"The case of Mr Gross is obviously very important for the government," US delegation head Edward Alex Lee said, stressing that the issue has been and will be a key point in all their interactions with the Cuban government.
"Our desire is that Mr Gross be freed. We think that Mr Gross should be with his family" in the United States, added Lee.
The acting deputy assistant secretary of state was speaking at a press conference after migration talks with Cuban officials.
Gross, 64, was detained in Cuba in December 2009 and sentenced to 15 years' jail time in March 2011 for distributing laptops and communications equipment to members of Cuba's small Jewish community for a company that was under a contract with the US State Department.
The migration talks between the two countries which have not had full diplomatic ties since 1961, took place in a "frank" and "friendly atmosphere," the two sides said, although there was no indication the strained relations would improve.
This round of talks, the second since the two countries resumed contacts on migratory issues last year, seeks to achieve a "safe, legal and orderly migration between Cuba and United States," according to US officials.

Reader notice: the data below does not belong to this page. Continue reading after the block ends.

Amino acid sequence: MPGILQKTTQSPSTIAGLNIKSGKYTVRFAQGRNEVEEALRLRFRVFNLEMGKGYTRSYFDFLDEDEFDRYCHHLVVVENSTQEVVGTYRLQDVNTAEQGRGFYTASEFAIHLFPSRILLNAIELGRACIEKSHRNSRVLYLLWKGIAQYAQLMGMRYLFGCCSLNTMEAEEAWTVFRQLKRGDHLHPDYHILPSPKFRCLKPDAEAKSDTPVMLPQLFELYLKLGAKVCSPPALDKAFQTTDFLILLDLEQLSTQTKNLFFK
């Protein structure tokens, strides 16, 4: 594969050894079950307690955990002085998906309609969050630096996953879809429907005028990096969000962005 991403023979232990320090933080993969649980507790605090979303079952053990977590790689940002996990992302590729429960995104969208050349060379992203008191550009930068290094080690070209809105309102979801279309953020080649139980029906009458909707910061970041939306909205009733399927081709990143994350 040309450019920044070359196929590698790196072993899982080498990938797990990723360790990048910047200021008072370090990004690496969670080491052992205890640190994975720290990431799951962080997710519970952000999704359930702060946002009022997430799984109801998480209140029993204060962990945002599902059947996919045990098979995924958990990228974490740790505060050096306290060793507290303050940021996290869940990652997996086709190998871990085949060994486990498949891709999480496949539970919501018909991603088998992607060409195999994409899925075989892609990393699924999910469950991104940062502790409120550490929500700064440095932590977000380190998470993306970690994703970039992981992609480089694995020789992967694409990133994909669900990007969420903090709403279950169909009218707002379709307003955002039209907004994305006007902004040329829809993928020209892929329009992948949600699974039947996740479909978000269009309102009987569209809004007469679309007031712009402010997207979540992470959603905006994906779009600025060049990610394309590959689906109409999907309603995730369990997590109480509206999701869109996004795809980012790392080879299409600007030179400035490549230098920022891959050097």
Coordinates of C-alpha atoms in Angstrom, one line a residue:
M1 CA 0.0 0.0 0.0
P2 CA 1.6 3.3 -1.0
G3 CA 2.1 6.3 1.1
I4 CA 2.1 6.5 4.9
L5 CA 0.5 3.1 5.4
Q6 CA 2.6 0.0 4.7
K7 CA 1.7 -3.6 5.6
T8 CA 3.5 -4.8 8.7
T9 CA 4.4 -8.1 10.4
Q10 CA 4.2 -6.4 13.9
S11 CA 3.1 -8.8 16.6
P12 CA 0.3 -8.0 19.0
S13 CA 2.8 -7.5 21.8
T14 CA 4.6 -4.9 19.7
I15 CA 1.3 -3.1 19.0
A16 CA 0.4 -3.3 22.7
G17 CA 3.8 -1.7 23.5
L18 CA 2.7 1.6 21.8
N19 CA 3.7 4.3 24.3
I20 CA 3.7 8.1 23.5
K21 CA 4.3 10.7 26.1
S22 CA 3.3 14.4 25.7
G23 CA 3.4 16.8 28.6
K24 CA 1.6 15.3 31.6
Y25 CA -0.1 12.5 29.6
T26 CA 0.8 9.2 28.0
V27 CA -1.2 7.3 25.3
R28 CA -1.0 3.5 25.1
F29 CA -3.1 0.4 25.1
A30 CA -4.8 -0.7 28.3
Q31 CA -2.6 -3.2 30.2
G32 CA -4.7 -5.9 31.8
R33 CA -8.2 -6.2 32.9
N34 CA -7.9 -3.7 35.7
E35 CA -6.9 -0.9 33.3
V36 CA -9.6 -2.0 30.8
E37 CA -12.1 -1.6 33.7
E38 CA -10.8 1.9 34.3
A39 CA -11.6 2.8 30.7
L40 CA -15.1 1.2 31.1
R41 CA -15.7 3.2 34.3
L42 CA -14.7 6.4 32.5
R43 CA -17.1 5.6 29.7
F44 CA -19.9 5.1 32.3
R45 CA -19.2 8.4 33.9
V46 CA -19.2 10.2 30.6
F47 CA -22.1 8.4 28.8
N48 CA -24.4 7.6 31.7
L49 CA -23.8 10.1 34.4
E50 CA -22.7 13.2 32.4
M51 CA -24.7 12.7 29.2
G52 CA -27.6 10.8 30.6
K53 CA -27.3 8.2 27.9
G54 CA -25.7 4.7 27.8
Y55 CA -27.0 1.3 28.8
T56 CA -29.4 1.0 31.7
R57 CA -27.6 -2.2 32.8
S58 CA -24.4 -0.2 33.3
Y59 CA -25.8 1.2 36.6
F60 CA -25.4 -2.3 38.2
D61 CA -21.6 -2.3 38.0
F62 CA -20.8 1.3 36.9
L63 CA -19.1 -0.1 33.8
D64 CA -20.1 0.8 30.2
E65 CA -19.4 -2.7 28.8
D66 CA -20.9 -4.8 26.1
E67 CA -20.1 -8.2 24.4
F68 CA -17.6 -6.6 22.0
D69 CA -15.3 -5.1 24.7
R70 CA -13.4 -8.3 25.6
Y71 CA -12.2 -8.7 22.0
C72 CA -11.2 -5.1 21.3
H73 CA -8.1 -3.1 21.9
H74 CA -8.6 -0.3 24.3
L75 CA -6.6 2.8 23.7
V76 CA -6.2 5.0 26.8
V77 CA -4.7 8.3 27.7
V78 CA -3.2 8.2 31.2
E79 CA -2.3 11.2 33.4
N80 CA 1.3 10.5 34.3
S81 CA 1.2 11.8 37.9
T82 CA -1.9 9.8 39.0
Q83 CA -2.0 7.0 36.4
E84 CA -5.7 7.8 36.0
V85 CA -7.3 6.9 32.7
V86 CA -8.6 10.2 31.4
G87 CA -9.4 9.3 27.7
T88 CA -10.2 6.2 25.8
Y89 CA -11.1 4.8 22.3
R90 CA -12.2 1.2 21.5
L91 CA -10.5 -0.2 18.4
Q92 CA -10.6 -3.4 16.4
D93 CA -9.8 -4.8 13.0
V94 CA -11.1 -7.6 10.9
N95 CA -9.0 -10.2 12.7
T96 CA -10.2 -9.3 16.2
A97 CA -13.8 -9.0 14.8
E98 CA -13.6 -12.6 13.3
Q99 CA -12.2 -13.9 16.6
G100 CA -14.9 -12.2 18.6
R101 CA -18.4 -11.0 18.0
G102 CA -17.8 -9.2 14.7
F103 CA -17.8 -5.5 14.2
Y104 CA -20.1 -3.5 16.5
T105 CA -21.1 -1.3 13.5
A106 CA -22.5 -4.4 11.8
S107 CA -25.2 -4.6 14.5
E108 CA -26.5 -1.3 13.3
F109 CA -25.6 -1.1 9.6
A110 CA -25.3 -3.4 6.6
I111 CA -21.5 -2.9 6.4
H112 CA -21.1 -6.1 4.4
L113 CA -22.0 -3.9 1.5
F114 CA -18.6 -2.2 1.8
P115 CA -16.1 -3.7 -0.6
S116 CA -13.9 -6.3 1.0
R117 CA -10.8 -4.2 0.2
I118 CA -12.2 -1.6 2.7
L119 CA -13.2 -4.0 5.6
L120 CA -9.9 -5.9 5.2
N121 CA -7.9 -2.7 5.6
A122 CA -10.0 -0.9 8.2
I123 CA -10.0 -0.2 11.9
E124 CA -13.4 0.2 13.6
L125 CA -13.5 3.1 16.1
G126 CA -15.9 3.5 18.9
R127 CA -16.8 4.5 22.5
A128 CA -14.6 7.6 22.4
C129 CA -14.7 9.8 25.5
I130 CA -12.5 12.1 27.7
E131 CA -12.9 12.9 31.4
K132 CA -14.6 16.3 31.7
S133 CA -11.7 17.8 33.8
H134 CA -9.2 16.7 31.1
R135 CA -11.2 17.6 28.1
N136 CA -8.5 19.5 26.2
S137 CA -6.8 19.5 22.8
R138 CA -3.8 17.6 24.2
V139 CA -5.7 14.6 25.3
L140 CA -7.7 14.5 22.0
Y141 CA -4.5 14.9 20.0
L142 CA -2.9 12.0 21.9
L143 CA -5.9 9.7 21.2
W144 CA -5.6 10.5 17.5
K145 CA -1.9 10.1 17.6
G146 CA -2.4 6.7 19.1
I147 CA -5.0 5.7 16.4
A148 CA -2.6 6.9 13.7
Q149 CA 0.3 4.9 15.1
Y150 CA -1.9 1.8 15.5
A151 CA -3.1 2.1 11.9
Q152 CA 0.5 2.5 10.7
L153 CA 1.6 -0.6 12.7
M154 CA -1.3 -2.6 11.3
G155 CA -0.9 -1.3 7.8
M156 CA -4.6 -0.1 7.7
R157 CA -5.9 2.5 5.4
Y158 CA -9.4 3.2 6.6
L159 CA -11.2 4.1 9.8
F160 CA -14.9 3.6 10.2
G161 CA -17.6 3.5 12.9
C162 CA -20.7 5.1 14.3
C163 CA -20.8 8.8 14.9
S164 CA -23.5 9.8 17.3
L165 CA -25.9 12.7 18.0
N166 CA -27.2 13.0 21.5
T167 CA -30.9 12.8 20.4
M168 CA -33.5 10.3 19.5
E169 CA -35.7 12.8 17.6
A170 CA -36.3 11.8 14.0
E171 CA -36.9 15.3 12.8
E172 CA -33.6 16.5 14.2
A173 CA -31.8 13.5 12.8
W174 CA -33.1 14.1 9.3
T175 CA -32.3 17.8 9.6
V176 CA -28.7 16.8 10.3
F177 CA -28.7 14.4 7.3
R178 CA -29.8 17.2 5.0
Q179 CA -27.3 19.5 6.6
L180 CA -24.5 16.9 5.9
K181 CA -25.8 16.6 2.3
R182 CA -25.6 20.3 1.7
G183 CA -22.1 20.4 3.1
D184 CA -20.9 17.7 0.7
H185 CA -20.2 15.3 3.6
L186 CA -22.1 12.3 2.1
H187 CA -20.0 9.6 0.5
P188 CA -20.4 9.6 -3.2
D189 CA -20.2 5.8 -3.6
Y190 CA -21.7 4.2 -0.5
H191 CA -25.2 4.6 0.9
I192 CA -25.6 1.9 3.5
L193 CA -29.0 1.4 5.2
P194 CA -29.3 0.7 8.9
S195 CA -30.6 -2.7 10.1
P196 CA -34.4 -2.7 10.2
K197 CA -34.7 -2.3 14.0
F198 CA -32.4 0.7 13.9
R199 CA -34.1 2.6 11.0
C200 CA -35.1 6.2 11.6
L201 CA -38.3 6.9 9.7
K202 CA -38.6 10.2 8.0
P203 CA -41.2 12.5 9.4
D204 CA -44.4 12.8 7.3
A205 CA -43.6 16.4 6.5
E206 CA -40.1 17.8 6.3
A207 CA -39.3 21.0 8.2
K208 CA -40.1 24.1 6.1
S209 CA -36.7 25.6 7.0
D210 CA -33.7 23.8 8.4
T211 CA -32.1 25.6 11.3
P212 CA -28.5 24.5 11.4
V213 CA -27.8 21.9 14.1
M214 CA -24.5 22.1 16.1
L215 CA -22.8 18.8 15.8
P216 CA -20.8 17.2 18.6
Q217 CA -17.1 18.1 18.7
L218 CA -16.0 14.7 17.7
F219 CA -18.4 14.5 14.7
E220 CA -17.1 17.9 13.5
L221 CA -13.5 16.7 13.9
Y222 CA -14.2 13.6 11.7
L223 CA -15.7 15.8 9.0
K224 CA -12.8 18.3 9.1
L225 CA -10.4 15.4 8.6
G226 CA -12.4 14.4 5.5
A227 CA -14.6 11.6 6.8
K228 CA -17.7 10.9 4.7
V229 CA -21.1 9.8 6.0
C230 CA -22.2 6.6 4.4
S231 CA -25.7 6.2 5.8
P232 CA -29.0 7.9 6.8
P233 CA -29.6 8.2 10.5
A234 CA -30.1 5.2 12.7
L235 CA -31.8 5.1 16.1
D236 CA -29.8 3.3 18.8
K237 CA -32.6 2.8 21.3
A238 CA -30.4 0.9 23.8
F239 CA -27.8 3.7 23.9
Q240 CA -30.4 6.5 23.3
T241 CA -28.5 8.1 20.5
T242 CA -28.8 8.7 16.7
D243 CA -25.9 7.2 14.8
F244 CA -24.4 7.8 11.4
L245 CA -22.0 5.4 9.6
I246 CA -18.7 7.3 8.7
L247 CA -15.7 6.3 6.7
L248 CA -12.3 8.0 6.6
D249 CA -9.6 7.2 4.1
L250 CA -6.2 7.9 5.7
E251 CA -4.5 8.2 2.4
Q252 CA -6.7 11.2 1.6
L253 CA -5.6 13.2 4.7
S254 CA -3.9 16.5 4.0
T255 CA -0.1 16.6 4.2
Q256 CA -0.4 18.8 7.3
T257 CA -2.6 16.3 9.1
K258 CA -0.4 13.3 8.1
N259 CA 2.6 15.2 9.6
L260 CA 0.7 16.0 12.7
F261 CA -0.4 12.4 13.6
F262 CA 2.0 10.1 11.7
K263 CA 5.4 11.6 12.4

It came a month after US President Barack Obama and Cuban President Raoul Castro shared a handshake in South Africa at a memorial ceremony for the late Nelson Mandela.
The Gross case has been the main obstacle Obama has faced in trying to improve relations with the Americas' only communist nation.
Lee said Obama and Secretary of State John Kerry have insisted the United States "wants a new relationship with Cuba" but first Havana must take steps to improve its human rights record.

Every year, thousands of Cubans jeopardize their lives in an attempt to arrive in the US via rudimentary boats and rafts.
Under US policy, undocumented Cuban immigrants who are intercepted at sea are generally repatriated, while those who reach US soil are allowed to stay and gain residency within a year. Cuba has long opposed the policy, saying it encourages illegal migration.


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